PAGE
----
Job-hopping tendencies in the country have declined post the global economic slowdown, in light of huge lay-offs where employees who switched jobs frequently paid the price, an executive search firm has said.
"Now most people do not want to change jobs for the sake of changing, unlike in the past. This is because people who were changing their jobs every 6-9 months were the first to be laid off during the slowdown," GlobalHunt Director Sunil Goel told PTI.
On an average, since 2009, the proportion of people who are changing jobs cautiously has increased up to 50 per cent, compared to the pre-slowdown period, he said.
"This trend is visible across sectors especially in mid and junior levels," he said.
During the slowdown, Goel said, even as the lay-off rate in India was not that high compared to other nations, sectors like banking, financial services and insurance (BFSI), retail, hospitality and IT (to some extent) were the most affected.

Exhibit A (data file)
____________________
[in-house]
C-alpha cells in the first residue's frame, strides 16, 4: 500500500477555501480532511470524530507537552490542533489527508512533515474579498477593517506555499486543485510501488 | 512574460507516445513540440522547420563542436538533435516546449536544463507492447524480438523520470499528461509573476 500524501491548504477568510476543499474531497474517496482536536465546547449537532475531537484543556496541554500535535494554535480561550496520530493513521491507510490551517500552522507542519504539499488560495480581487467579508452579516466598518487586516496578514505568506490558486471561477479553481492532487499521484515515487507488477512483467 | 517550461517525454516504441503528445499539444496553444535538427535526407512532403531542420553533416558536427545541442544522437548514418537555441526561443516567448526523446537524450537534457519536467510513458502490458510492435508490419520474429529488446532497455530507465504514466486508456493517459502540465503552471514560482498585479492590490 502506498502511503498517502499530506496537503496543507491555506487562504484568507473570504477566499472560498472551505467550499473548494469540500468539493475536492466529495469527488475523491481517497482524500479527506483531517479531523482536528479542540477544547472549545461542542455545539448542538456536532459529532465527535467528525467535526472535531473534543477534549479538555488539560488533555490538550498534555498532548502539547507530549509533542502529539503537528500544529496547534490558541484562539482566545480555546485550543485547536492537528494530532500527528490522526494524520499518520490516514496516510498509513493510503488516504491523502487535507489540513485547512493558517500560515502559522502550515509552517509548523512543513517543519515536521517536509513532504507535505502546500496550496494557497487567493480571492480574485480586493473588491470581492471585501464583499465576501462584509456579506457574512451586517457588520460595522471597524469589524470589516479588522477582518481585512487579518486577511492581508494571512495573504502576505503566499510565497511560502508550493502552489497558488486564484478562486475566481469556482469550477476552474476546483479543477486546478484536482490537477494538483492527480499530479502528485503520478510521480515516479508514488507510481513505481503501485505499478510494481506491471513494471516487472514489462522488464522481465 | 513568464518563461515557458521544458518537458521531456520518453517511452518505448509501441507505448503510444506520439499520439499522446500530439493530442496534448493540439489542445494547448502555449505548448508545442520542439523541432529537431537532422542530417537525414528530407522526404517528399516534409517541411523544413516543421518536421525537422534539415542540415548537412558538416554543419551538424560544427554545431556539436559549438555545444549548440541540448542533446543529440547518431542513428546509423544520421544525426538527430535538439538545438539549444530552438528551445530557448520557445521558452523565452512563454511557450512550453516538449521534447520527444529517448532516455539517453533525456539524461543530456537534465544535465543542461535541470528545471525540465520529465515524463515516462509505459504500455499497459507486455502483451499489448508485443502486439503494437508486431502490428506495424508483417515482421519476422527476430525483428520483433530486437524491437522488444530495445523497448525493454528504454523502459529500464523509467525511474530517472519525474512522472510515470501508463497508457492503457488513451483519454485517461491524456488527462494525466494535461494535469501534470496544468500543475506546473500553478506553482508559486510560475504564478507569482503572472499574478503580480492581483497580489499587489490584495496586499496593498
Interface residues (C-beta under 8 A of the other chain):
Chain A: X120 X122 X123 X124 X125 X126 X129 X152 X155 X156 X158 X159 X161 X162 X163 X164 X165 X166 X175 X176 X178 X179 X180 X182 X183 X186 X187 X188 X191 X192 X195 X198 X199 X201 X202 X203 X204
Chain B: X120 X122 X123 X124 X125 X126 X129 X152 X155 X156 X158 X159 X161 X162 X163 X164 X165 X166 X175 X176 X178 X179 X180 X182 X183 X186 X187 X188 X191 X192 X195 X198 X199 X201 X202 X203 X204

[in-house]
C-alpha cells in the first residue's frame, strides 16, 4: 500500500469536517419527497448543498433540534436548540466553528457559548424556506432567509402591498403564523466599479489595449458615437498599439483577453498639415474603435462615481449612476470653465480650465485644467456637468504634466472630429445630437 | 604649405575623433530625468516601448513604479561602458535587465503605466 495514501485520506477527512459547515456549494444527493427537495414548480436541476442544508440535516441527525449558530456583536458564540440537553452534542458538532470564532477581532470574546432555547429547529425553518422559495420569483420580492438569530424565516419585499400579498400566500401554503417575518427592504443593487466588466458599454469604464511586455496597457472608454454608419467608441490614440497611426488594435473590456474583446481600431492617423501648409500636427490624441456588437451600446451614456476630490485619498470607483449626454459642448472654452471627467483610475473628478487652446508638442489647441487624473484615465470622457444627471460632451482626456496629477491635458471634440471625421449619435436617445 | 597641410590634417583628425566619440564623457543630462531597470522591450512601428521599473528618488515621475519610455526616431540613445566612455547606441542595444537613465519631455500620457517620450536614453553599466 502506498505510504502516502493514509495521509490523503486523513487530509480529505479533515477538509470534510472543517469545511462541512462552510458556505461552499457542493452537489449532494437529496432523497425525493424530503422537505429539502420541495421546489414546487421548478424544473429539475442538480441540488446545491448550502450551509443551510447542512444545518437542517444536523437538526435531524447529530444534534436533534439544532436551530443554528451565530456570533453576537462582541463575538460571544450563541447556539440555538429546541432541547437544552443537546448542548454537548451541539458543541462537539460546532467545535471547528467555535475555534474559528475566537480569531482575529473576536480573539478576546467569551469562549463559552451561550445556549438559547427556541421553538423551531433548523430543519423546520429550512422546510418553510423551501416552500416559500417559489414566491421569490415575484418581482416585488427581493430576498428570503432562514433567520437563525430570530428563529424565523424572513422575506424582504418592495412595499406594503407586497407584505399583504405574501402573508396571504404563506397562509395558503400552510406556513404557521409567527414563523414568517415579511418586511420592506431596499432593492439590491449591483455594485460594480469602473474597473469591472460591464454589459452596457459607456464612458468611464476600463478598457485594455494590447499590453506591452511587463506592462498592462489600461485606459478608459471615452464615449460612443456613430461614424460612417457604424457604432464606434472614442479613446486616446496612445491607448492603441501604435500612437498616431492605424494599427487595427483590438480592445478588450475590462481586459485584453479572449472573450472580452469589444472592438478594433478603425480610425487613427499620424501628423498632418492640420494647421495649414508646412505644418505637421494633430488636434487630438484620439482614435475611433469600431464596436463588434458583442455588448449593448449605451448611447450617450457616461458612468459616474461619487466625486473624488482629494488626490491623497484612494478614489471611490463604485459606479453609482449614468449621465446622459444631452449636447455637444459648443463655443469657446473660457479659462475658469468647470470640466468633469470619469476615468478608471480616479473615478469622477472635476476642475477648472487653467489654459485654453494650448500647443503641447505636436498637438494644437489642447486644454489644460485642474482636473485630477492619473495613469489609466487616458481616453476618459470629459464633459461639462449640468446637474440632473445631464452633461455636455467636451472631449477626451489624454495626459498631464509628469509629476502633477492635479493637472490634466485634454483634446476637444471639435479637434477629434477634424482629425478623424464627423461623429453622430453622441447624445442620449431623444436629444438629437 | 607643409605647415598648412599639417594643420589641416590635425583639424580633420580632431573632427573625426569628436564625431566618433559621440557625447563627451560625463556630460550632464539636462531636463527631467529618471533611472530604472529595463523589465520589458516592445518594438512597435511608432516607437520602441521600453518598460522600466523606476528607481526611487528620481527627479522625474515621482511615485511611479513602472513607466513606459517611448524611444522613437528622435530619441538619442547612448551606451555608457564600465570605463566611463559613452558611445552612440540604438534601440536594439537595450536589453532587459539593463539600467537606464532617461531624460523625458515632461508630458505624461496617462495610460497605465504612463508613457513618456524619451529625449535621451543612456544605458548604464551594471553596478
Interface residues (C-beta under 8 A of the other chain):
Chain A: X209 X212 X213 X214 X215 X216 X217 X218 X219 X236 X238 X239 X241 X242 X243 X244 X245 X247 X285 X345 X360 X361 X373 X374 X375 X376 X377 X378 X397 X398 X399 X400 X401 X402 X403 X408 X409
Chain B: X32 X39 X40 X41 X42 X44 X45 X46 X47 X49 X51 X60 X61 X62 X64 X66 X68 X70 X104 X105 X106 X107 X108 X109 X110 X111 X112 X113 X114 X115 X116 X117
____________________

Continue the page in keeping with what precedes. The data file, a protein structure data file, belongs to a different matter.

On an average, the lay-off rate across sectors during the slowdown was 10-15 per cent, he said.
"Job-hoppers paid the price of instability. Learning from that, people want to stick to their organisations as long as they can," Goel said.
Before the slowdown, the job market was buoyant and there were plenty of jobs available in every sector, he said, adding, "There was a war for talent and sectors like IT, telecom, BPO and BFSI saw a high percentage of people changing jobs."
In terms of advantages, job-hopping also did not prove to be as lucrative as people are generally unable to generate incentives for first two quarters and also lose out on long term-benefits in their previous organisations, Goel opined.
"On actual terms, they are not losing percentage of salary hike by sticking to an organisation for long. And if we calculate the quantifiable net gain, they do not lose anything by being loyal to their organisations," he said.
Sticking to an organisation, he said, proved as a win-win situation for both an employer and an employee as a new association is usually a painful phase for both sides.
"New people are not able to contribute to the best of their capabilities and from an organisation's perspective, a company ends up in paying for the hiring cost as well as on induction, technology and development and to integrate a new person into its system," he said.
Employers' reaction is, therefore, positive as they hold and retain people and in return, usually, employees do not lose out on the benefits, he added.